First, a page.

Basically, we think the sound of these earbuds is neutral enough to benefit all types of music. We tested primarily with a volume level of 75 per cent. That said, for older tunes, such as Gina Ravine's 'Love is a fire', we had to turn up the volume all the way in order for the wide range of frequencies in this track to be enjoyable. In the same vein, some of you might find that a lot of R&B tunes require a little more volume than other types of music, especially if they are tunes that are produced with a tilt towards low frequencies (such as some of Alicia Keys' early work, for example).
You have to remember to turn the volume down if you have a louder song in your playlist, because these headphones can really pump at high volume. The neat thing is that if you do turn up the volume, the headphones won't leak sound too far from the source. This makes them a good choice for office use when you want to block out the sound around you and just listen to a musical piece that will help you concentrate. People will only hear sounds coming from them if they are sitting uncomfortably close to you.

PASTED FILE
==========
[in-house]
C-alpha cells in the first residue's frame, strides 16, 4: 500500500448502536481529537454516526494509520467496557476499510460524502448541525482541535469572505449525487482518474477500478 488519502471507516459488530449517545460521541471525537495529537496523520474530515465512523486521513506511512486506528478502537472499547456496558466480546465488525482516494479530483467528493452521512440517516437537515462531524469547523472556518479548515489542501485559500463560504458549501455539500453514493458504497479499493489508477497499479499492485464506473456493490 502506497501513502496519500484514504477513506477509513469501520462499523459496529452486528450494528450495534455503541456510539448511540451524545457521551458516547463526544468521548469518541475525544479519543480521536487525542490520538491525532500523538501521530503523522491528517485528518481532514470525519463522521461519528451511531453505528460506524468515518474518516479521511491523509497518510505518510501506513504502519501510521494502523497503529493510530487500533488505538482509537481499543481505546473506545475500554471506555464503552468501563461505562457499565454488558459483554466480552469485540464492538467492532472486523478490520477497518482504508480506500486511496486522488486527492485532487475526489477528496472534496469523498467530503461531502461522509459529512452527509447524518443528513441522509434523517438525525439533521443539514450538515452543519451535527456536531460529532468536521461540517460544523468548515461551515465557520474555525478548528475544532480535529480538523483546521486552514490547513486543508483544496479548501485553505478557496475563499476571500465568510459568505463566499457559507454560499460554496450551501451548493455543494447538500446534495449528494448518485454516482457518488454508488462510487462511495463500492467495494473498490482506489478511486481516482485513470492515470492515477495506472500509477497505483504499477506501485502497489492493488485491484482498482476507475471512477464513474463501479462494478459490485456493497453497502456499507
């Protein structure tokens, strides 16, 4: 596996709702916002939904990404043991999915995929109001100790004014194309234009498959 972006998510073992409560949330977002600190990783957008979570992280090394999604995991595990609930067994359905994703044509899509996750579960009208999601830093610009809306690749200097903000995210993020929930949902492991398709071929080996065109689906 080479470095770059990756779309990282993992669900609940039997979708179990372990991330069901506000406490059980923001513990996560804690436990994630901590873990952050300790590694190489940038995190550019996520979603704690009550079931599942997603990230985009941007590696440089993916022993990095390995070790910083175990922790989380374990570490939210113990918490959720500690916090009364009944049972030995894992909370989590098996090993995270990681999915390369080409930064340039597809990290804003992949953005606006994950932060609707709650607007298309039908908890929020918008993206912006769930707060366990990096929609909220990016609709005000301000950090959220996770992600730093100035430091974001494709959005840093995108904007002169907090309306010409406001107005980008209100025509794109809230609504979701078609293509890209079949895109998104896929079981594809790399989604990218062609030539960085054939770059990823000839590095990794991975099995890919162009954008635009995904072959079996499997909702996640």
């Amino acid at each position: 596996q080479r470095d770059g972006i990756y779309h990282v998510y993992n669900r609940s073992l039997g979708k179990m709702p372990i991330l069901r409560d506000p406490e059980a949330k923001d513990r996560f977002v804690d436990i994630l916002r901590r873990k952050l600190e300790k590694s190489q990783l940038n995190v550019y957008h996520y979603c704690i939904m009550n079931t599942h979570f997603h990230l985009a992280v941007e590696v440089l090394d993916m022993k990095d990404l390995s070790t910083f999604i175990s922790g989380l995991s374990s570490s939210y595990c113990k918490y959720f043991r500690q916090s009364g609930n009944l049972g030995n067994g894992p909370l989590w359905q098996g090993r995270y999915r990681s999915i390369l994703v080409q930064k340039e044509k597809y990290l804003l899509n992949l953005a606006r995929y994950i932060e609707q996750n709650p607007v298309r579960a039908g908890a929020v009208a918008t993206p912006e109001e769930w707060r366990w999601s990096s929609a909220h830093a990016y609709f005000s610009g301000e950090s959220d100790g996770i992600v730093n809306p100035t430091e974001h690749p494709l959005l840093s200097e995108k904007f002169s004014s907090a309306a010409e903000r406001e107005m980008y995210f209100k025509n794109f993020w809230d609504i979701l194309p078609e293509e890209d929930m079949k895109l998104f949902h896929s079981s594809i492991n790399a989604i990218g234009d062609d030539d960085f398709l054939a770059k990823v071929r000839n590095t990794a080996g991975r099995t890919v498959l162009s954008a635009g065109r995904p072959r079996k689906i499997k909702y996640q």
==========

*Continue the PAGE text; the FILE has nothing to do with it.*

On the opposite end, the sound isolation on these headphones is also good — you can't really hear what's going on around you from about 75 per cent volume — though they don't totally eradicate external sound. Music with lots of lulls in it can end up exposing you to noise from your surroundings, such as people talking, or fingers hitting a keyboard in an office.
The one disappointing aspect of these headphones is the very light cord. If you are listening at a low volume and the cord accidentally hits your collar, for example, you'll be able to hear that noise clearly over the music. We would have preferred slightly thicker cord, and perhaps a little more length so that the cord could be routed over the top of your ears to stop the vibration from accidental hits being heard over the music.